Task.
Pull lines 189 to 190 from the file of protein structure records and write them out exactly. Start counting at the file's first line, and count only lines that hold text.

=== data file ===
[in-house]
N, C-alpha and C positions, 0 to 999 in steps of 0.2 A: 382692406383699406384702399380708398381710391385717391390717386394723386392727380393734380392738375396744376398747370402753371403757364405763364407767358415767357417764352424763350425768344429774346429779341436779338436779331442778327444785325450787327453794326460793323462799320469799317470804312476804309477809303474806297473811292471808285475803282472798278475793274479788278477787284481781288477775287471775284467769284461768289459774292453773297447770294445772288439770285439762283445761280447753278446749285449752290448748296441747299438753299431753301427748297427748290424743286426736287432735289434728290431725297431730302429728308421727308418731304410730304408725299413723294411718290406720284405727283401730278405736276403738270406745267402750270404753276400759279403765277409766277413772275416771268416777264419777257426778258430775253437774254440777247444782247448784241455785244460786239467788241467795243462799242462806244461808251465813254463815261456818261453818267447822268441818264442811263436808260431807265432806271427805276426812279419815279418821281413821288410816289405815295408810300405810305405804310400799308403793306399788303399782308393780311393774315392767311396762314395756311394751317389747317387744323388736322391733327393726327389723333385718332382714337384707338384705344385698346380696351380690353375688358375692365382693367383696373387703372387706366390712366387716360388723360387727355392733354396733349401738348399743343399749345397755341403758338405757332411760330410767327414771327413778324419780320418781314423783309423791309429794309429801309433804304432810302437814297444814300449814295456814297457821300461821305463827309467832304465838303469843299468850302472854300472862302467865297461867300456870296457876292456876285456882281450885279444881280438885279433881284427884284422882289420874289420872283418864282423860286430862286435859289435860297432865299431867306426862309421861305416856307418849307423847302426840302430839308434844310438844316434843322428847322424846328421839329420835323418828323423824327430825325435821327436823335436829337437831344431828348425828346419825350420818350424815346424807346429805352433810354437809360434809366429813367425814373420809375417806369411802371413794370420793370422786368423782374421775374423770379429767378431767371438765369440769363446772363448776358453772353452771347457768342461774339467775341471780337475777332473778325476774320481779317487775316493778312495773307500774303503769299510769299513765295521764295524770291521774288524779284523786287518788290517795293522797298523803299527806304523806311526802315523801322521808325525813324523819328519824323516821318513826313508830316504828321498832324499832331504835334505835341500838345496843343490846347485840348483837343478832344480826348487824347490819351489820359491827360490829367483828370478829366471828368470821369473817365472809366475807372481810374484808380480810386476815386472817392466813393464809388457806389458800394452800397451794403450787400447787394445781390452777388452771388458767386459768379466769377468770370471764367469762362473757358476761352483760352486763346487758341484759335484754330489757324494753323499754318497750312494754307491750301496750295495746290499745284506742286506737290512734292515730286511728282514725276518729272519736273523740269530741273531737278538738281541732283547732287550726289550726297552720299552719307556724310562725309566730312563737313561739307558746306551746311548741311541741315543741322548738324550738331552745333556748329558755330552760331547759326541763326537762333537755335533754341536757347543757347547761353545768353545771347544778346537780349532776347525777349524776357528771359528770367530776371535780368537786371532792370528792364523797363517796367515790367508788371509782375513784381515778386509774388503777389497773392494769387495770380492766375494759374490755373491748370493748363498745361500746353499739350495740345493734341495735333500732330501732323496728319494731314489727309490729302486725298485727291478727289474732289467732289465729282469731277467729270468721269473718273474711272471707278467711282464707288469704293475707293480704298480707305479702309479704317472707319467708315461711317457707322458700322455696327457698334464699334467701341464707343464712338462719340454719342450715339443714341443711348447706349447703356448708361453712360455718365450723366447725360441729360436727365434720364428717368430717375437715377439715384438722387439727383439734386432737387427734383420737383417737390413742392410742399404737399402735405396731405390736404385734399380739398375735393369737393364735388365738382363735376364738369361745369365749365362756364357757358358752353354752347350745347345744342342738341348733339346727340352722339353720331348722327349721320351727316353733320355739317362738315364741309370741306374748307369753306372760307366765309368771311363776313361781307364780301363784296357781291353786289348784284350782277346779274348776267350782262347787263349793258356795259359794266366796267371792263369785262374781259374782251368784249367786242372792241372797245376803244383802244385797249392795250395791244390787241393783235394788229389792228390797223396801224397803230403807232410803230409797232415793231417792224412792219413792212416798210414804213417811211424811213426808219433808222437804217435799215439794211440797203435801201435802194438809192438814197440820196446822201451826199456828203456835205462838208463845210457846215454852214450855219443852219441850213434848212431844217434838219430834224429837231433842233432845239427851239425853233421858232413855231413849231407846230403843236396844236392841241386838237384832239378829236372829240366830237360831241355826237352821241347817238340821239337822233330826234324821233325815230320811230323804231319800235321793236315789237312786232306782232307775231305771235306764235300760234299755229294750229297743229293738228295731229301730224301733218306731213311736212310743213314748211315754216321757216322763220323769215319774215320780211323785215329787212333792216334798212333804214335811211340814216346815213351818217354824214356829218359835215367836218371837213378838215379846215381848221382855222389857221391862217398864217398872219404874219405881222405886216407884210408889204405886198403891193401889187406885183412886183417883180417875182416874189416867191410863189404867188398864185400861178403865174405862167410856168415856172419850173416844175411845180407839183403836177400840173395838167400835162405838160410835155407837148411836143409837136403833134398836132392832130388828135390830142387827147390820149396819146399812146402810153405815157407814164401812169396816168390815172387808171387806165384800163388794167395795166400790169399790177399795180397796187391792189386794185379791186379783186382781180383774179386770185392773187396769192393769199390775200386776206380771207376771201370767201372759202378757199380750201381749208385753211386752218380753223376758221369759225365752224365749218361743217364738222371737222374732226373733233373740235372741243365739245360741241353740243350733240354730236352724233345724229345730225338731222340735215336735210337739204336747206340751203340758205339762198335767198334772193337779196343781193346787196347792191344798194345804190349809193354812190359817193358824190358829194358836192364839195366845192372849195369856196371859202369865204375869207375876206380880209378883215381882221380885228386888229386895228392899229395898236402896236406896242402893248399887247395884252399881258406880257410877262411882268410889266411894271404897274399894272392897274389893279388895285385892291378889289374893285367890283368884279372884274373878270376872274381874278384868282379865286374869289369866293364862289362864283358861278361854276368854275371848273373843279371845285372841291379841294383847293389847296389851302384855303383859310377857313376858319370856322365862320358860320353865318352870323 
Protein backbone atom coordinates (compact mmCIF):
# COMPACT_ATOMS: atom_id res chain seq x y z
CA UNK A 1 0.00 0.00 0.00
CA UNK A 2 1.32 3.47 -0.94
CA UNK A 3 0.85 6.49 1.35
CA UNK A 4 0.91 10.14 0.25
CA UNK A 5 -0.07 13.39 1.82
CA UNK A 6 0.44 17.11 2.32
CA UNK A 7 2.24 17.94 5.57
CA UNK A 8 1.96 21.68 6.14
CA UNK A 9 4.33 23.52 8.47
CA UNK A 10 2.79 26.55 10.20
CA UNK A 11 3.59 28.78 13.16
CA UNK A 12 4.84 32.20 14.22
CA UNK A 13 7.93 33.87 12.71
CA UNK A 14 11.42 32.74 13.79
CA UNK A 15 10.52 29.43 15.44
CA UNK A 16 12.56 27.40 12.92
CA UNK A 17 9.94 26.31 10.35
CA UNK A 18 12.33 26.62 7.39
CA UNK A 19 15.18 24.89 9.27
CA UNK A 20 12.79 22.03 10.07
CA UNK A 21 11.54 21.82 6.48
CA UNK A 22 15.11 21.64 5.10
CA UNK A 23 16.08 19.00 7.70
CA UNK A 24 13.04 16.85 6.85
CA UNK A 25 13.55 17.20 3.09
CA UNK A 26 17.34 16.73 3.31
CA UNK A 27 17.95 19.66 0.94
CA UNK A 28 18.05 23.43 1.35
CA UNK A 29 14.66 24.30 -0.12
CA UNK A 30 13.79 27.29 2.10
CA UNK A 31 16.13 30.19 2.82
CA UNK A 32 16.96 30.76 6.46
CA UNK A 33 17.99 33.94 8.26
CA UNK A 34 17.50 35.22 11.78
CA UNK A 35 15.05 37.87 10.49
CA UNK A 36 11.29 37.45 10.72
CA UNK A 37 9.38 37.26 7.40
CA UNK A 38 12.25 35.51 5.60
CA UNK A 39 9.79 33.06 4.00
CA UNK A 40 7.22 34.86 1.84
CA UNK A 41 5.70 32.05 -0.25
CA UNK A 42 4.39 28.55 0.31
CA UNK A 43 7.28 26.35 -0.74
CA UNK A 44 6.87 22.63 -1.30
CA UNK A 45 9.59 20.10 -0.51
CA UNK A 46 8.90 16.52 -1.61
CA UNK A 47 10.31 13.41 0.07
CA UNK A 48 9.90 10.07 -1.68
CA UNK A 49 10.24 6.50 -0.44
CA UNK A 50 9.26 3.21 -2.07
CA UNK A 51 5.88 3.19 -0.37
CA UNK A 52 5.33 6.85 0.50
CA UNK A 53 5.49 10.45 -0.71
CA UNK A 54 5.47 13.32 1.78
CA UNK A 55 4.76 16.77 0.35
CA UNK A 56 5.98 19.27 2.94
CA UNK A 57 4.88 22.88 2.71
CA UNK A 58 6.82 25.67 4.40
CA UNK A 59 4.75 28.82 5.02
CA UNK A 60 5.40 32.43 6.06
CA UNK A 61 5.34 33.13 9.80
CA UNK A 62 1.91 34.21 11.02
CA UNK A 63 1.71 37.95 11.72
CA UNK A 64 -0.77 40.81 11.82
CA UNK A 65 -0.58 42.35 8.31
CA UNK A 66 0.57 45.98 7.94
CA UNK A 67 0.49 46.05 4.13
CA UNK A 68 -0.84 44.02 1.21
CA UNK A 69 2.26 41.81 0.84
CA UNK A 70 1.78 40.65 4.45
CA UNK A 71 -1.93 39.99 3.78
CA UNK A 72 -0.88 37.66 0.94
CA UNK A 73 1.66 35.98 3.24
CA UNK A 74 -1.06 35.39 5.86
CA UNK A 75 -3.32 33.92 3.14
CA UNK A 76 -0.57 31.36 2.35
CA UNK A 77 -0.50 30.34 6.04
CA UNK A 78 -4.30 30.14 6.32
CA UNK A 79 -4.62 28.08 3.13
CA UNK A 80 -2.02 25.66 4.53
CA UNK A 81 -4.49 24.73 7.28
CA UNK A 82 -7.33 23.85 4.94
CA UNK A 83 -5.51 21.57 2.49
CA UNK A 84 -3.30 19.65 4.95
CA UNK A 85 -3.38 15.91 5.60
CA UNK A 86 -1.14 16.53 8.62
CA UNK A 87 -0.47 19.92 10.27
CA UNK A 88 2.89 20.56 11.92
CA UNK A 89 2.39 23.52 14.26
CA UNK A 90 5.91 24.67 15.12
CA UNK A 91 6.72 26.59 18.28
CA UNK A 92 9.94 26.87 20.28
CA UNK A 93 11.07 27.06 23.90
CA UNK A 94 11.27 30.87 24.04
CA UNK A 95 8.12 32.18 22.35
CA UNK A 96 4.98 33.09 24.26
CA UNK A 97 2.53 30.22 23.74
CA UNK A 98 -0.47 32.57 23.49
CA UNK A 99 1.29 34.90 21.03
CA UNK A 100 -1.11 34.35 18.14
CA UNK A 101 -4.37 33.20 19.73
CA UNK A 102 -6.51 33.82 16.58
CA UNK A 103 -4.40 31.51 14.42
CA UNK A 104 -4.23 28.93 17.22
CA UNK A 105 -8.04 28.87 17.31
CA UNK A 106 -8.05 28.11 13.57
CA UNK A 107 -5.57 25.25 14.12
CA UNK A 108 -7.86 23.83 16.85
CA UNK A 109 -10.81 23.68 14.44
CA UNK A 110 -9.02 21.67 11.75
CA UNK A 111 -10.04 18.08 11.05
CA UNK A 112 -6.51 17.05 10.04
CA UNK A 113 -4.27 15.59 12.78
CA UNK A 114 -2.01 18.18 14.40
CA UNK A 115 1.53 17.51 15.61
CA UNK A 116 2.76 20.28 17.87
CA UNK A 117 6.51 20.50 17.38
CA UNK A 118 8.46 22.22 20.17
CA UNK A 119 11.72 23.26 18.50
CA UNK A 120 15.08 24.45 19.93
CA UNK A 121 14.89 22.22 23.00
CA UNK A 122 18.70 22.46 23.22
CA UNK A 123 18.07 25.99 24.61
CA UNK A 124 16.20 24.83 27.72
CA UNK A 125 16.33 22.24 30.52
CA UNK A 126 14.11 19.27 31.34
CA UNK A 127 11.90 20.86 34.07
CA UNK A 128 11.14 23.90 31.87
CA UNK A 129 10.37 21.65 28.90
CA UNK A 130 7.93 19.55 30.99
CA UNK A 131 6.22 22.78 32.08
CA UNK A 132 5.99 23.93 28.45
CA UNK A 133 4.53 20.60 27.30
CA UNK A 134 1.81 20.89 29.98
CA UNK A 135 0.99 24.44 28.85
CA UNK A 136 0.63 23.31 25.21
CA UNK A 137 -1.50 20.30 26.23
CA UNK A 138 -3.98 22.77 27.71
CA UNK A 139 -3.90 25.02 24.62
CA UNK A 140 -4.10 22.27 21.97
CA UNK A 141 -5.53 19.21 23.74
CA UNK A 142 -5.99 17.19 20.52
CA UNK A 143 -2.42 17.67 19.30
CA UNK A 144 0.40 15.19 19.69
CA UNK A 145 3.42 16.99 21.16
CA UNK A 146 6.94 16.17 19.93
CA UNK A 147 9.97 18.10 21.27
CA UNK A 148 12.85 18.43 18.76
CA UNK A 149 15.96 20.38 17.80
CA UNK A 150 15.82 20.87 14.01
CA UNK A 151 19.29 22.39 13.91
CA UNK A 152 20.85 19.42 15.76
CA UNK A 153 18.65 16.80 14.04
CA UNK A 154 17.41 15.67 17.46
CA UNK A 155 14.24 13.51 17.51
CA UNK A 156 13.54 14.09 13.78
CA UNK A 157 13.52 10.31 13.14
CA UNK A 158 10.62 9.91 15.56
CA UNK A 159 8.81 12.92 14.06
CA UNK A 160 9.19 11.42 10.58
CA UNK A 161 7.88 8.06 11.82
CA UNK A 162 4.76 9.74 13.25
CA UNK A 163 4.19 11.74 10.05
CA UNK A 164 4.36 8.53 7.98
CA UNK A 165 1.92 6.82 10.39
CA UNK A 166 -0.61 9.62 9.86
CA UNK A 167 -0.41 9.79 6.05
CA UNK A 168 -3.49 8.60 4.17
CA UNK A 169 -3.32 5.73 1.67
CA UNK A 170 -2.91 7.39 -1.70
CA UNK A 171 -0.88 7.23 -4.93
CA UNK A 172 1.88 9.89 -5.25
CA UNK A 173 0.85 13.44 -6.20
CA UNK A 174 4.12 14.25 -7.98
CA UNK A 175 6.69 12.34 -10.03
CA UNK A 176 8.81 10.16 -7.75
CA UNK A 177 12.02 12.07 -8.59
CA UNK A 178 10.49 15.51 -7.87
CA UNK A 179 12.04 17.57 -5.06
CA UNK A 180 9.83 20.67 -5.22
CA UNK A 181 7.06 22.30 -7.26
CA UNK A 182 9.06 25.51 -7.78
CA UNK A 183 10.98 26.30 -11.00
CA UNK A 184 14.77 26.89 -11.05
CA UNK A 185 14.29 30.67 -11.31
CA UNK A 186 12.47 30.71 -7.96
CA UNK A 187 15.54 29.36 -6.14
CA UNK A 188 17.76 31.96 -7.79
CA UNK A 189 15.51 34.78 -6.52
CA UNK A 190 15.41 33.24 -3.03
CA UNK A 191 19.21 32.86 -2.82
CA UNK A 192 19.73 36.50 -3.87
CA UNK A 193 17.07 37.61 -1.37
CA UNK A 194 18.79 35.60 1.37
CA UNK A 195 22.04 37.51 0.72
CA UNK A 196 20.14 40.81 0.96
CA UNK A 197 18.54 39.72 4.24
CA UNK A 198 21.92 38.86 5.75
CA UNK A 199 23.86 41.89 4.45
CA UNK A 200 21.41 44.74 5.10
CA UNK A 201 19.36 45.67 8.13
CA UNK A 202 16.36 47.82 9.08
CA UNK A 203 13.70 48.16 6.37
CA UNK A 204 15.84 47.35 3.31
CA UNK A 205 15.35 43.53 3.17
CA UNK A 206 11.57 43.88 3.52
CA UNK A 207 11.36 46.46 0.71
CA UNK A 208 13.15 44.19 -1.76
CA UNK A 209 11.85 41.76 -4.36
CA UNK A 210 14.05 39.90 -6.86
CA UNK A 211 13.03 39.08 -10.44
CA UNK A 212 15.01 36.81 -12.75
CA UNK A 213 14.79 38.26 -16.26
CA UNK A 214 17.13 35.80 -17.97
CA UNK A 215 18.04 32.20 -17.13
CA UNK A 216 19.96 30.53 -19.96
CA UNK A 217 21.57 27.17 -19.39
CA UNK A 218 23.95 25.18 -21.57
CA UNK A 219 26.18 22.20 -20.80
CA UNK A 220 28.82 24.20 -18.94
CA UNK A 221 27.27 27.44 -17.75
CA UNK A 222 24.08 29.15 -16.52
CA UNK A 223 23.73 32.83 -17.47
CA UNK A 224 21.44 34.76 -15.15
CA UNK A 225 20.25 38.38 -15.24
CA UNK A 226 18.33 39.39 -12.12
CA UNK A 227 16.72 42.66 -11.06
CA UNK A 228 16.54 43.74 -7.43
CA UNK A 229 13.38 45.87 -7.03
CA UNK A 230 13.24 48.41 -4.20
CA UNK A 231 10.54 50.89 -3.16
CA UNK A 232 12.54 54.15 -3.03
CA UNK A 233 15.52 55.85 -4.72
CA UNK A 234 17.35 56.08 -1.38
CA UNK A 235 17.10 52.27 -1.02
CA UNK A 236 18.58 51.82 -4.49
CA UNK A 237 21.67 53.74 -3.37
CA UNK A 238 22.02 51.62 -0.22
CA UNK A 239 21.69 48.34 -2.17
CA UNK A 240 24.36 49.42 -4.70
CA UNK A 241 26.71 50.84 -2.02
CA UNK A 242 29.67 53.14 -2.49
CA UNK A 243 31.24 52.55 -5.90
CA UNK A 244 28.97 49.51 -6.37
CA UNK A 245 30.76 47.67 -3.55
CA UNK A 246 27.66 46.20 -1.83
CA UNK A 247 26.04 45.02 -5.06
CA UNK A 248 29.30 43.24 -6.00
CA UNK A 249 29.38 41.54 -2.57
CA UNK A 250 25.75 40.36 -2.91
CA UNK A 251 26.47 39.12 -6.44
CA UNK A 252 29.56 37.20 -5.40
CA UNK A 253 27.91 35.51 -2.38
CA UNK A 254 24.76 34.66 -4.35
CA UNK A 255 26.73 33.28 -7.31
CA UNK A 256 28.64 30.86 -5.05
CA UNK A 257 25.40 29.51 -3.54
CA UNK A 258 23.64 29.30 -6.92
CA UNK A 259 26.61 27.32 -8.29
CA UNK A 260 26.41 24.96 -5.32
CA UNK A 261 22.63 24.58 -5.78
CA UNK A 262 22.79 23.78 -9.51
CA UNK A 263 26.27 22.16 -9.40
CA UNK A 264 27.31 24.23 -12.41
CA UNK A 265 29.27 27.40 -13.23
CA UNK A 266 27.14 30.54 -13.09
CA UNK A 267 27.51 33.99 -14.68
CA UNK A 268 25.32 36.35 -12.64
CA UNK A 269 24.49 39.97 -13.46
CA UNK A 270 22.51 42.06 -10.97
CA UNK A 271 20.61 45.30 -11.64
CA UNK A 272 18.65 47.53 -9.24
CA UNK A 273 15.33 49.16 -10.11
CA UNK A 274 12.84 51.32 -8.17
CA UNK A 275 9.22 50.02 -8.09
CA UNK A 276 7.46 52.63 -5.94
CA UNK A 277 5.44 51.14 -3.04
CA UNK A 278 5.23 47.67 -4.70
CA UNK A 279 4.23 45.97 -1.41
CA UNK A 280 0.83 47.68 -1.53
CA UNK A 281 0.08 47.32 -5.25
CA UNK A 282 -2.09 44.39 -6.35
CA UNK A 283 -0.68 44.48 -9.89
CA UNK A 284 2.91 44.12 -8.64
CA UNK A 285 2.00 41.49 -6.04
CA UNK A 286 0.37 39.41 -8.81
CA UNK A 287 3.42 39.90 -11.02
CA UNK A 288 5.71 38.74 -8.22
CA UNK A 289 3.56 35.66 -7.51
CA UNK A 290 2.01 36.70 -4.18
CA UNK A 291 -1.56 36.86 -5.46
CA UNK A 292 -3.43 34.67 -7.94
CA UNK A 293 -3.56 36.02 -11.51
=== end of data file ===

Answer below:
CA UNK A 185 14.29 30.67 -11.31
CA UNK A 186 12.47 30.71 -7.96